The TRIPS COVID-19 Waiver

In October 2020, India and South Africa jointly proposed that WTO-enforced intellectual property rights obligations related to patents, copyright, industrial designs, and clinical data should be suspended for the duration of the pandemic. This elegant, temporary initiative, called the TRIPS Waiver propsal, would have made possible an equitable and truly international public health response to COVID-19 that the WTO intellectual property rights regime impedes.

Despite enjoying widespread support from over 100 WTO member governments, a few countries, led by the European Union, delayed negotiations on the waiver into the spring of 2022. Canada often claimed it did not oppose the waiver, but it did not support it either, which contributed to deadlock on the proposal in the halls of the WTO. A much limited version of the waiver covering vaccines only, and for only five years, was agreed by WTO members at a ministerial in June 2022.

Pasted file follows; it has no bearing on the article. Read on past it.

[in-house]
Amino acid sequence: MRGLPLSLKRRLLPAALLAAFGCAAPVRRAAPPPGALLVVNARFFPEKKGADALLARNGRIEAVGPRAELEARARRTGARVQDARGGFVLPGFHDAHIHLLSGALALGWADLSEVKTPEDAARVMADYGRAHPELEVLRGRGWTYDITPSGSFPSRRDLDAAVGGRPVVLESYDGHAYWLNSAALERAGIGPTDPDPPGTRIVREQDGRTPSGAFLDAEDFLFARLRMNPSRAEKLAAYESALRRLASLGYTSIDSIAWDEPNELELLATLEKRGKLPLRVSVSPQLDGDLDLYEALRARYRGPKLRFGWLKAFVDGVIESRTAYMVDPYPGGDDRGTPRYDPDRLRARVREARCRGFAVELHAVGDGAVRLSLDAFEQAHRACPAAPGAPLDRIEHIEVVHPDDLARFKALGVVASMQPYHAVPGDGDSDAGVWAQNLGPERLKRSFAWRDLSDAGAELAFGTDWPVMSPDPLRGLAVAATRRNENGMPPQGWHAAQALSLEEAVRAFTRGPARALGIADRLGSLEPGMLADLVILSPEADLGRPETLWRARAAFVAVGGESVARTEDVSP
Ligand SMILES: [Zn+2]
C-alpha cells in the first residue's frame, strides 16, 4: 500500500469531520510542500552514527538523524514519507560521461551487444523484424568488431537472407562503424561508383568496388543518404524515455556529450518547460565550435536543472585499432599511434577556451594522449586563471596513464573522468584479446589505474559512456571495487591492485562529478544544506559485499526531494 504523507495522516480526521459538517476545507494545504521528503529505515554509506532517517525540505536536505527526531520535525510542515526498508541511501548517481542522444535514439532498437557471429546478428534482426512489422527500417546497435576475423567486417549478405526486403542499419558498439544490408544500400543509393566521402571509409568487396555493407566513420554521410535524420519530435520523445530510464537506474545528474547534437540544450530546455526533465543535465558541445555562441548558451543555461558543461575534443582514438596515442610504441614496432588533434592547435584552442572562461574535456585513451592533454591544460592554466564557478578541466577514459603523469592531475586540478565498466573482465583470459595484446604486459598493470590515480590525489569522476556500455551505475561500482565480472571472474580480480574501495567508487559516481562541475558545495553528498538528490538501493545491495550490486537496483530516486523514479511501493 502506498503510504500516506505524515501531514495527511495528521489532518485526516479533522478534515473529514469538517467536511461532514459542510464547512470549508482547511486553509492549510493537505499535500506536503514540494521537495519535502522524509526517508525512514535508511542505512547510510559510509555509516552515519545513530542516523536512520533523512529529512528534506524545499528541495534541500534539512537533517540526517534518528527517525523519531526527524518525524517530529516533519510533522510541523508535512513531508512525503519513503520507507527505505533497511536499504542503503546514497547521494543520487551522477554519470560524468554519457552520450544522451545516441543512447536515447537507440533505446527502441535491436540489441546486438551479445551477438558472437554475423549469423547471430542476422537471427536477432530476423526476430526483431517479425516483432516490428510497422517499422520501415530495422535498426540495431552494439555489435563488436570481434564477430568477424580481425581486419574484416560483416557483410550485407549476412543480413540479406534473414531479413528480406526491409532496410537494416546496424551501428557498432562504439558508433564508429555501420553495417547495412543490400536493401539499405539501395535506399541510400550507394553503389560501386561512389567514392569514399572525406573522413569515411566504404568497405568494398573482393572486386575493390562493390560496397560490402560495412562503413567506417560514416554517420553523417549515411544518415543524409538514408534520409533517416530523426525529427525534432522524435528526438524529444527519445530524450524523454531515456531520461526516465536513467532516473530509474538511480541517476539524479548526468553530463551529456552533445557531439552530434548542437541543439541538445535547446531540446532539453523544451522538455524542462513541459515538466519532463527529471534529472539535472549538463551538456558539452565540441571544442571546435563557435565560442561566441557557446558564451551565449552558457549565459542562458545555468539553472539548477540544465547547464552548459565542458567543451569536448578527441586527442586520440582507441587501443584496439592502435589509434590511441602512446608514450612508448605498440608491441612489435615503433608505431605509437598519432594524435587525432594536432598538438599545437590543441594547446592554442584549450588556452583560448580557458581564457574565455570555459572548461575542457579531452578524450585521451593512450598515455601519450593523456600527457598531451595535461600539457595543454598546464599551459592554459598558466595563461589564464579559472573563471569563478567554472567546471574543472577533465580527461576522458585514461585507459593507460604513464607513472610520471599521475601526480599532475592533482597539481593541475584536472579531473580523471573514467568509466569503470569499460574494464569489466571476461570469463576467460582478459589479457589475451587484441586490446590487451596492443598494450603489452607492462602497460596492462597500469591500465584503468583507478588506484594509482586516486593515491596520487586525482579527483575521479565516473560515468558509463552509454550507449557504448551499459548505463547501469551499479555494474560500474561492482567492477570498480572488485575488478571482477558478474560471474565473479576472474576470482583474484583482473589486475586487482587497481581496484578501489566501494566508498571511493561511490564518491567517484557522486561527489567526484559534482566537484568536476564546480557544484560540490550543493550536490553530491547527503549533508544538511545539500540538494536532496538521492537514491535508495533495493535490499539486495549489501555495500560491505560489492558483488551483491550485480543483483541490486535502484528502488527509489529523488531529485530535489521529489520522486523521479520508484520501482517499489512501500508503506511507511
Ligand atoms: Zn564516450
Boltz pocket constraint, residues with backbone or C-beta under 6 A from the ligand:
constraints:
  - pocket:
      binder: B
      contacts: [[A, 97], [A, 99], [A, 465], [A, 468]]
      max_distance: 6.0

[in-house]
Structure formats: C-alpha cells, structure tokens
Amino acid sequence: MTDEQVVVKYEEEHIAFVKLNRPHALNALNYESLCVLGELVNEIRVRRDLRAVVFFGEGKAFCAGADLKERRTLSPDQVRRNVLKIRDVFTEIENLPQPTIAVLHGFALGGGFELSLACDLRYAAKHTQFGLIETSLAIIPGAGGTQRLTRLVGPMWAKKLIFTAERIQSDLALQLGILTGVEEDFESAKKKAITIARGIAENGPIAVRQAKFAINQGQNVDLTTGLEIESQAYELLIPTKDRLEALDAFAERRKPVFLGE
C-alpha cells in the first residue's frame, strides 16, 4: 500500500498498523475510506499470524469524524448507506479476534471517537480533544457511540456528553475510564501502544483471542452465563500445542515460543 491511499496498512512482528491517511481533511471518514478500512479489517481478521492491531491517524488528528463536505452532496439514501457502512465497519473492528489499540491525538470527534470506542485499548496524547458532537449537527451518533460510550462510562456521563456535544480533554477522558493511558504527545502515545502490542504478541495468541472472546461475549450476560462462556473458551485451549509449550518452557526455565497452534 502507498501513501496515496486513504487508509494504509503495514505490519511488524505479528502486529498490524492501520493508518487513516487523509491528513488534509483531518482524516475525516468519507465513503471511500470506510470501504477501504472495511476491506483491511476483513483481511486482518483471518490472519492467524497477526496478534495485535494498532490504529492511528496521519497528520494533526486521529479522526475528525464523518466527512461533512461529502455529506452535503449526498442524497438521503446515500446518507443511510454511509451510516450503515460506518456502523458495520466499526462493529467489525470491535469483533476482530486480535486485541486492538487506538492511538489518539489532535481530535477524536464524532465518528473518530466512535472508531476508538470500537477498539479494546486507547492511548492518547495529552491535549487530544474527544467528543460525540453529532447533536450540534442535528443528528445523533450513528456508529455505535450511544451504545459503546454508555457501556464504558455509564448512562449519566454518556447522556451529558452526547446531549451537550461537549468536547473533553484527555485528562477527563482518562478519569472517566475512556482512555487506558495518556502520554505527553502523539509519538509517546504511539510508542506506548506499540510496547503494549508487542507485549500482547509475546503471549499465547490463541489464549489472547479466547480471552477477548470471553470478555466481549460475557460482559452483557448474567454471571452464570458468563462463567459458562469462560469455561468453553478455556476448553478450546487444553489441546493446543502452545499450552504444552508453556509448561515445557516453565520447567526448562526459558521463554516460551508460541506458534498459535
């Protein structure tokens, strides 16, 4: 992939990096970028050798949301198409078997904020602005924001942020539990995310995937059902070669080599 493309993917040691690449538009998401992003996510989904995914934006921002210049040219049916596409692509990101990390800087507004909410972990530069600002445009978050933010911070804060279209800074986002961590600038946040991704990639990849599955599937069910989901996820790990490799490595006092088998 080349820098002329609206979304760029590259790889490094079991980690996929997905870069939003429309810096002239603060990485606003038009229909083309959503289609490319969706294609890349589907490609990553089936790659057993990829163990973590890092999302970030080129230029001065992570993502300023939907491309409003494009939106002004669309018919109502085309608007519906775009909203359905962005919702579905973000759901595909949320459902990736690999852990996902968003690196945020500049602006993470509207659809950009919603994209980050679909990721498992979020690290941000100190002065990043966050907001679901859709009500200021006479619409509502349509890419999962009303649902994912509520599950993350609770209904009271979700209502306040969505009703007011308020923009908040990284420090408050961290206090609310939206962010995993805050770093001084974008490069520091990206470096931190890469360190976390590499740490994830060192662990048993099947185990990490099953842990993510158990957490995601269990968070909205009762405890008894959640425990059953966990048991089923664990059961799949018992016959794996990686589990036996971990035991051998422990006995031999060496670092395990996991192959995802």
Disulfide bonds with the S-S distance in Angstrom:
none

Global civil society organizations including the CCPA are extremely disappointed with this outcome. But on a positive note, the debate about the waiver has drawn international attention to the barriers that intellectual property rights put before accesss to medicines and public health.

On June 16, 2022, nearly 300 CSOs issued a post-ministerial statement urging all governments to: 

1. Pledge not to use the WTO’s and other trade and investment agreements’ dispute mechanisms or other means in an attempt to stop or dissuade countries from producing, distributing or using medical technologies or from sharing information on how to do so regardless of WTO and free trade agreement IP rules;

2. Take every step necessary to save lives and end the pandemic, including by fully using the WTO’s existing, albeit limited, flexibilities;

3. Circumvent the WTO’s pharmaceutical monopoly rules when possible and outright defy those rules when needed.

Read the full statement here.

COVID-19 waiver resources (oldest to newest)